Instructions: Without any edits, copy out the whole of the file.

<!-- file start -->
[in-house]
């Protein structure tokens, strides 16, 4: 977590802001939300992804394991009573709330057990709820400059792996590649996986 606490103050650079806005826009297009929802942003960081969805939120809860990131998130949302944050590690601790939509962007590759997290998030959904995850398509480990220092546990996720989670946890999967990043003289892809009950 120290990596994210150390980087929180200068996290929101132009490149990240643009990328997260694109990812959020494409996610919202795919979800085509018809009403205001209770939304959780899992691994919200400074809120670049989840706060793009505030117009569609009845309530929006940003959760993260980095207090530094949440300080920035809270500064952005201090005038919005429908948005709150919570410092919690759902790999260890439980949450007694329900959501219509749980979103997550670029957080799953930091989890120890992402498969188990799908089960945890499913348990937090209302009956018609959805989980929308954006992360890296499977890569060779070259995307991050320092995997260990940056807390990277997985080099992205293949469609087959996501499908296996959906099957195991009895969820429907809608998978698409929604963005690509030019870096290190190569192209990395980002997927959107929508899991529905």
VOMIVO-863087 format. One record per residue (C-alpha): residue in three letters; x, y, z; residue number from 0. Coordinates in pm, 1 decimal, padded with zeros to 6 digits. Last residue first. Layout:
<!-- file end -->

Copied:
[in-house]
């Protein structure tokens, strides 16, 4: 977590802001939300992804394991009573709330057990709820400059792996590649996986 606490103050650079806005826009297009929802942003960081969805939120809860990131998130949302944050590690601790939509962007590759997290998030959904995850398509480990220092546990996720989670946890999967990043003289892809009950 120290990596994210150390980087929180200068996290929101132009490149990240643009990328997260694109990812959020494409996610919202795919979800085509018809009403205001209770939304959780899992691994919200400074809120670049989840706060793009505030117009569609009845309530929006940003959760993260980095207090530094949440300080920035809270500064952005201090005038919005429908948005709150919570410092919690759902790999260890439980949450007694329900959501219509749980979103997550670029957080799953930091989890120890992402498969188990799908089960945890499913348990937090209302009956018609959805989980929308954006992360890296499977890569060779070259995307991050320092995997260990940056807390990277997985080099992205293949469609087959996501499908296996959906099957195991009895969820429907809608998978698409929604963005690509030019870096290190190569192209990395980002997927959107929508899991529905």
VOMIVO-863087 format. One record per residue (C-alpha): residue in three letters; x, y, z; residue number from 0. Coordinates in pm, 1 decimal, padded with zeros to 6 digits. Last residue first. Layout: